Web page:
POTOMAC -- Davis Love III is certain of one thing as he enters today's final round of the $1.4 million Kemper Open with a one-stroke lead.
Another par 71 like he shot yesterday won't be good enough to win. But he's not likely to need anything as dazzling as his 8-under 63 that tied the Kemper and Tournament Players Club at Avenel course record on Friday, either.
"It'll take a good round," Love said. "I can't shoot a 71 and stay in the lead. I've got to hole putts like I did Friday."
Love, the PGA Tour's No. 2 money-winner this year, had a spotty round that included three bogeys and three birdies, leaving him with a total of 11-under 202, ahead of Payne Stewart (203) and Corey Pavin (204), who duplicated Love's Friday feat with a 63 yesterday. Love went into the third round with a two-stroke edge on Scott Hoch.
It's crowded at the top. Six players are at 205, three at 206 and six at 207. Any player of 30 could win the first prize of $252,000. This year, several tour winners have come from as far back as seven strokes on the final day.
Stewart said that Love "could have gone out and hid from the field." But after going 13-under on the fifth hole, Love bogeyed the sixth, ninth and 11th, leaving him 10-under, before making a birdie on the 14th.
"My putting wasn't great and I hit a few bad irons, although only one terrible," Love said. "But that cost me a chance at a birdie on an easy hole.
"The way I figure it, I got my bad round out of the way and I'm still leading. I hung in pretty good. Win or lose tomorrow, I'll still be ready for the U.S. Open next week."
On No. 6, Love had an unnerving experience when his tee shot struck a female spectator on the back of the head.
"Before I knew who it hit, I said, 'Please don't let it be a little kid,' " Love said. "She said, 'You owe me a ball and an autograph.' I got her address and said I'd send more than that -- some stuff, but it's between me and her."
Stewart strode into the interview room after his 65, attired in his trademark knickers, or plus-fours. His colors were teal, black and gold, and there was a Jacksonville Jaguar on his shirt. He has a contract with NFL Properties.
"My only mistake was three-putting the ninth," Stewart said. "I'm proud of myself, because I came back with two good ones on the 10th, holing a 10-footer there."
From last week at the Memorial Tournament in Dublin, Ohio, to the Kemper: "It's night and day," he said.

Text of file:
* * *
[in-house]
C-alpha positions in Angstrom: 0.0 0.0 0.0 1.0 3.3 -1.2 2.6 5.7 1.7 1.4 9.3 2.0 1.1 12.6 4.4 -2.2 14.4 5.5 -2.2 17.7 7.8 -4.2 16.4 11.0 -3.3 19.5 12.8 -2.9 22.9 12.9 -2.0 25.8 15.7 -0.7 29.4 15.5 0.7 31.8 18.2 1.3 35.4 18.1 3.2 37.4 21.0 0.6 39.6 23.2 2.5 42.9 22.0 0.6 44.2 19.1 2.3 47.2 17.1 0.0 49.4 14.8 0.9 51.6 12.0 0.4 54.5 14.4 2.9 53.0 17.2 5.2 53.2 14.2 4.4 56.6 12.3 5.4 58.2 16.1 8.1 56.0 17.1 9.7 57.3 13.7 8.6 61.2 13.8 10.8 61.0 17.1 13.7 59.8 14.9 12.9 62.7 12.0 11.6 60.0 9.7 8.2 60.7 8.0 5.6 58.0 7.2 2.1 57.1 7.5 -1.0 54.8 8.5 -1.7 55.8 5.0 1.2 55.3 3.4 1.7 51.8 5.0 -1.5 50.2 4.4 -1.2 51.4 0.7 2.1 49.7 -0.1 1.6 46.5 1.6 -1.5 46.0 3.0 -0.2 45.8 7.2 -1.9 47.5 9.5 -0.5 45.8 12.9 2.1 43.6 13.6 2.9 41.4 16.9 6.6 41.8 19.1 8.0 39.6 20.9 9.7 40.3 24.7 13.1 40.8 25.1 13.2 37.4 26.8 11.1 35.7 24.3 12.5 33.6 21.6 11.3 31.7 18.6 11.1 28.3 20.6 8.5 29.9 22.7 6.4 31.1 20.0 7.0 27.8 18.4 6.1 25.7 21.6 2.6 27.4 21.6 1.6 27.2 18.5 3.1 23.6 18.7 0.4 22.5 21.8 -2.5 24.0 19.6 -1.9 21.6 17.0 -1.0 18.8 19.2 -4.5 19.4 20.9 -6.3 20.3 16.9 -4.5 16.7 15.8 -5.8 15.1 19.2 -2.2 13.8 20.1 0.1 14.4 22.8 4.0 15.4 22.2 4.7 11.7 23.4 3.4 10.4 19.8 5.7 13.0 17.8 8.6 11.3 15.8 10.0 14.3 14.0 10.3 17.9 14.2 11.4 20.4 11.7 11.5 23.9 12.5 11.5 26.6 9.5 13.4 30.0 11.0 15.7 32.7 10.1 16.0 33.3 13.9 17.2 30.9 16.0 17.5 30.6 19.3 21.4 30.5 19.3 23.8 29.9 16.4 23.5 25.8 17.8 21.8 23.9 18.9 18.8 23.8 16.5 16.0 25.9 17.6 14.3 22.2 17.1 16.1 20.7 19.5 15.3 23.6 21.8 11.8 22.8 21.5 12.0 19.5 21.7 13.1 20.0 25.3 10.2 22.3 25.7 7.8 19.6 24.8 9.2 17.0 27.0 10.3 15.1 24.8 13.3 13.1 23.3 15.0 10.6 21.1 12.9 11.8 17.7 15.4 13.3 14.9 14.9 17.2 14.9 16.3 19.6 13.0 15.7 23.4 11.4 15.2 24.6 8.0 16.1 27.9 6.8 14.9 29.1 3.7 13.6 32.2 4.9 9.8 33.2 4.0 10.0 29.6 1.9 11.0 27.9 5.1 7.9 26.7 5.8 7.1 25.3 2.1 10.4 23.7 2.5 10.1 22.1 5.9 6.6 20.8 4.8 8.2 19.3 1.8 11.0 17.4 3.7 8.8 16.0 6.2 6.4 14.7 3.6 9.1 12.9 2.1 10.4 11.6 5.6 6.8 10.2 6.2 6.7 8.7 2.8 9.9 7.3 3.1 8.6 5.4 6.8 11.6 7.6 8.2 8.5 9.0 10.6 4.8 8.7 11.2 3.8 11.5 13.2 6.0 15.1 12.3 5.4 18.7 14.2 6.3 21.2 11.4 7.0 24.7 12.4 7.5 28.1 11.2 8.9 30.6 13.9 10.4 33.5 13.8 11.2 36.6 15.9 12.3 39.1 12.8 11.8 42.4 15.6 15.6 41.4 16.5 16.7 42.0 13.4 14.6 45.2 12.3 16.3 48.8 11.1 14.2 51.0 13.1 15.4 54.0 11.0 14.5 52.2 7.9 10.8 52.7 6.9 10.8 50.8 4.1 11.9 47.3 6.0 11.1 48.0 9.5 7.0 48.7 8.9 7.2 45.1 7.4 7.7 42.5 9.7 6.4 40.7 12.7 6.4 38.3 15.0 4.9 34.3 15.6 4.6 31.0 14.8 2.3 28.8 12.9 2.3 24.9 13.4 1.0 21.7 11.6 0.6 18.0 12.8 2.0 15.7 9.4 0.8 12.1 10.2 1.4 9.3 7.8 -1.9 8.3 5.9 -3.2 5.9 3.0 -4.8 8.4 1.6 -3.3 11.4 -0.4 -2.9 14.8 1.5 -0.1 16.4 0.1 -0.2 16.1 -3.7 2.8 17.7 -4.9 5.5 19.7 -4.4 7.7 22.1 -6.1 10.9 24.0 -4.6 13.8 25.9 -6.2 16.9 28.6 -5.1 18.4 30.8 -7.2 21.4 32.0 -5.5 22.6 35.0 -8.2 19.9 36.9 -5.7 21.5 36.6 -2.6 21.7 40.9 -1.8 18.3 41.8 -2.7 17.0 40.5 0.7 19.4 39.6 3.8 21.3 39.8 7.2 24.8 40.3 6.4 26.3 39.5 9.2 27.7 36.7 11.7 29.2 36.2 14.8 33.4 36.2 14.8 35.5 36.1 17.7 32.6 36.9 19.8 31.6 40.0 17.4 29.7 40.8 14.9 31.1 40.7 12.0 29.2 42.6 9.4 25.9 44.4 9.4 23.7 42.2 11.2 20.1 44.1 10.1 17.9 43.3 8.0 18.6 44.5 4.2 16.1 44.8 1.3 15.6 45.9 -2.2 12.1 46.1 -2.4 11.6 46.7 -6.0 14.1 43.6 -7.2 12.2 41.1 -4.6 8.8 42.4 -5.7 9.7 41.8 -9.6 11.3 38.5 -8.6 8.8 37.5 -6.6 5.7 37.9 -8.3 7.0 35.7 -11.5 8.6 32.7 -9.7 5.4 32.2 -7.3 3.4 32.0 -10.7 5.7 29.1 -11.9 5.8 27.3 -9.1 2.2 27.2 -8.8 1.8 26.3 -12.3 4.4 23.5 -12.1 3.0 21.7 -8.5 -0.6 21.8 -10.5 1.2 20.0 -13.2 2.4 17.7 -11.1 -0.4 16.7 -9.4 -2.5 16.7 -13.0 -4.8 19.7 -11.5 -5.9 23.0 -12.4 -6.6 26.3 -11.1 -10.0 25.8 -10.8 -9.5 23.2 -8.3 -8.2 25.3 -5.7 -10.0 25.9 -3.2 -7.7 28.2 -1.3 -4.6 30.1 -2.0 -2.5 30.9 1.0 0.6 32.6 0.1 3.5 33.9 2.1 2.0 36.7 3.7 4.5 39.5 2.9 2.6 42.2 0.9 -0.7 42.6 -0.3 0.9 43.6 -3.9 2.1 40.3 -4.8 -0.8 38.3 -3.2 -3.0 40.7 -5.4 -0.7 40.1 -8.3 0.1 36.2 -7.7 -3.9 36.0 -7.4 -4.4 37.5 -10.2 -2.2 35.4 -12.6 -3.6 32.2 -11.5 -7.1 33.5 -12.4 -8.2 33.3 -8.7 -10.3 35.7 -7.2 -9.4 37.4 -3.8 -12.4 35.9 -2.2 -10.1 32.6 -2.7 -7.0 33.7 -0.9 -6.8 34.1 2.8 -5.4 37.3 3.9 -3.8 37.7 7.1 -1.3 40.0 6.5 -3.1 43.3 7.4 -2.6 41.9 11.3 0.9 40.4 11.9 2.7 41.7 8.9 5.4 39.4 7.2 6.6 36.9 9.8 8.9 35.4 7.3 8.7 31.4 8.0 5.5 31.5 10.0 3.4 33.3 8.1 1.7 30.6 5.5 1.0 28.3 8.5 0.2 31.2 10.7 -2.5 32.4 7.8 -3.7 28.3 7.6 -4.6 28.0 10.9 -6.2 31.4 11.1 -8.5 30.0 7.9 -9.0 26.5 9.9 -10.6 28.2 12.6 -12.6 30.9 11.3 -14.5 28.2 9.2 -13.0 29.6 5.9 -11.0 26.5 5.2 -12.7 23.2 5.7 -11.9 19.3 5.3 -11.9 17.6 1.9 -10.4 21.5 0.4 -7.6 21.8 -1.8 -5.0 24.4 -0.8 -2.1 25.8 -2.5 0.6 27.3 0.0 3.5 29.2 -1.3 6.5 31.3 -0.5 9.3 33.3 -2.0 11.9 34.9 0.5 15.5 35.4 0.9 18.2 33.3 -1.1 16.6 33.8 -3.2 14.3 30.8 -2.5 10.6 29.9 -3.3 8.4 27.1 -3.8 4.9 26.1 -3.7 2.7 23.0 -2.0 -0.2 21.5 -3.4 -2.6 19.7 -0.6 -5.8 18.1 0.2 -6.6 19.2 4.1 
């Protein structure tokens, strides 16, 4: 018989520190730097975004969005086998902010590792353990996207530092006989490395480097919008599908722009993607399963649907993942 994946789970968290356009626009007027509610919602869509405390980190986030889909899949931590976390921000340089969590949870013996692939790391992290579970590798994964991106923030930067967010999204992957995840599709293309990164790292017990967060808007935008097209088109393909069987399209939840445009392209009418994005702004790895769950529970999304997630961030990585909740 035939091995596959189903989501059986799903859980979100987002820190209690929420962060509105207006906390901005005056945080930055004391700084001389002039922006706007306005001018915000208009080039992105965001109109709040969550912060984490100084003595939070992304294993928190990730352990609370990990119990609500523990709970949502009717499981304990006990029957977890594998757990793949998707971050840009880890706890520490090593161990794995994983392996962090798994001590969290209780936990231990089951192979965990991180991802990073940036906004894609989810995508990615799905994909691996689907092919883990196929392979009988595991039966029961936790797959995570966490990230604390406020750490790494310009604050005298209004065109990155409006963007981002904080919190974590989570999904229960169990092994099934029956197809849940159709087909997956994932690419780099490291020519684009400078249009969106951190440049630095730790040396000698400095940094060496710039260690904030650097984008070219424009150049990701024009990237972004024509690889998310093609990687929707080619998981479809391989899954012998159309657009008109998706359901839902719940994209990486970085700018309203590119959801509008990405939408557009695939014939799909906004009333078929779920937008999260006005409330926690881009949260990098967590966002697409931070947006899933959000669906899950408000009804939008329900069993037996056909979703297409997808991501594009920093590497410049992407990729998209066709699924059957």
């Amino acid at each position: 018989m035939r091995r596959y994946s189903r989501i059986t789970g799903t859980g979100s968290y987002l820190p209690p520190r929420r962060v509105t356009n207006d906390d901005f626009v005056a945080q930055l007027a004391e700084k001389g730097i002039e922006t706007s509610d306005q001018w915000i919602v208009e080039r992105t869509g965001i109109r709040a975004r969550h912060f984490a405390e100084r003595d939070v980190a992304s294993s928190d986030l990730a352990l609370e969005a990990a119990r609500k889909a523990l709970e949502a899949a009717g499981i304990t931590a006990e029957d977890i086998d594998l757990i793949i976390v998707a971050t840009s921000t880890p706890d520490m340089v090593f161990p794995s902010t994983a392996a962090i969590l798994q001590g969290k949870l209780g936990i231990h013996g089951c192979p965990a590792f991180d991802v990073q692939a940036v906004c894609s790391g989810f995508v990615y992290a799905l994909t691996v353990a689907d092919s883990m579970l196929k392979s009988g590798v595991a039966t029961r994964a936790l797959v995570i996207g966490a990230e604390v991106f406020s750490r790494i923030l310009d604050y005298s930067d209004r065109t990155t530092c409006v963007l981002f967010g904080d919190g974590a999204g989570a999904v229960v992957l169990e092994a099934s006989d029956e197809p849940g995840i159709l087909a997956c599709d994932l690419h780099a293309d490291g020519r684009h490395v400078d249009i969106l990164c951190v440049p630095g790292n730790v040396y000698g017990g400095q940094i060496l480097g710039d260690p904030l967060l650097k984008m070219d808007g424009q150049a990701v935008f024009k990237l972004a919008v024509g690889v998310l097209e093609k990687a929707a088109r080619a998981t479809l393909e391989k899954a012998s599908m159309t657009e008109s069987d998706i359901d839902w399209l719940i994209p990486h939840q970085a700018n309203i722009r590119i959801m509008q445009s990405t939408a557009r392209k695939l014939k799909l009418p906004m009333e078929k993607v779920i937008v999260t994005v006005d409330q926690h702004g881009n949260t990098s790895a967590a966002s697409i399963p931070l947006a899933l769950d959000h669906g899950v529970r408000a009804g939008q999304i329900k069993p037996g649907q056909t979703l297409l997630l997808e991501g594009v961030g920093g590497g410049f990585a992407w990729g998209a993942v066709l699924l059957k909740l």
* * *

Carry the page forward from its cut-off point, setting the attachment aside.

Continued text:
His Memorial rounds were 70, 75, 71 and 71, resulting in a tie for 59th. Now, suddenly, he trusts his swing and has reeled off rounds of 69, 69 and 65.
"My swing path was really off," Stewart said. "I was hitting some divots that were scary. The divot went one way and the ball went the other. I played from some unique spots last week, believe me."
The about-face occurred early this week after Stewart enlisted the help of Chuck Cook.
"He's a wonderful teacher," Stewart said. "He had me close my stance and feel the club from the inside. I hit some balls on the range today. When you go out there trusting your swing, it's easy to aim and hit."
Stewart developed the trust at an opportune time, the week before a major tournament, the U.S. Open, which will be at Shinnecock Hills in Southampton, N.Y.
"I wanted to come out today with a chance to win the tournament and build for next week," said Stewart, who won the Shell Houston Open April 30 for his ninth tour victory.
He has that chance, thanks to Love's slight falter and his own strong round.
Pavin considered the first of his nine birdies, on the third hole, "an omen." It triggered his 8-under-par 63 that tied the course record that was matched the day before by Love.
The record is shared by Ted Schulz (1991) and David Toms (1992).
"I had a very difficult chip, so I just wanted to get it close to the pin," said Pavin, who captured the Nissan Open in February for his 12th tour victory. "The ball was in a hollow, up a slope to the green. I had to hit a low shot into the hill and let it roll to the hole. It's tough to judge the distance on a shot like that.
"It was an omen. Once in a while, you feel things going your way, a right bounce. There's no rhyme or reason for it. When the chip went in, it was great for the confidence."
A holed chip-in unleashed a torrent of birdies -- four more on the front nine of the course and four on the back side.
For Billy Andrade, who shot a 65 for a 6-under 207, the round stirred memories of 1991. He won the Kemper that year, then captured the Buick Open the next week, giving him two straight going into the U.S. Open.
"I was so spent mentally that I couldn't focus in the Open," Andrade said, recalling that he missed the cut.
Those two wins are the only ones in his eight years on the tour. His best finish this year is a tie for seventh in the Bell South Classic early last month.
A bogey on the 12th hole "got me fired up," Andrade recalled. He birdied the next five holes.
"I became focused after that bogey on 12," he said. "I was so far back, I knew I had to make birdies. When I was on 17, I looked at the leader board and saw that Davis was 11-under.
"I had started my round at 9:45 and it occurred to me that Davis was probably still sleeping -- and that I might be back in 25th place when the day ends."
It's not that bad. He's tied for 13th at 207 with five others.
The leader . . .
Davis Love III 68-63-71202
. . . and selected followers Payne Stewart 69-69-65203
Corey Pavin 73-68-63204
Lee Janzen 68-69-68205
Mark O'Meara 66-70-69205
Greg Norman 72-66-69207
Larry Mize 67-70-70207
Vijay Singh 65-71-71207
Nick Price 70-68-70208
Tom Kite 67-68-73208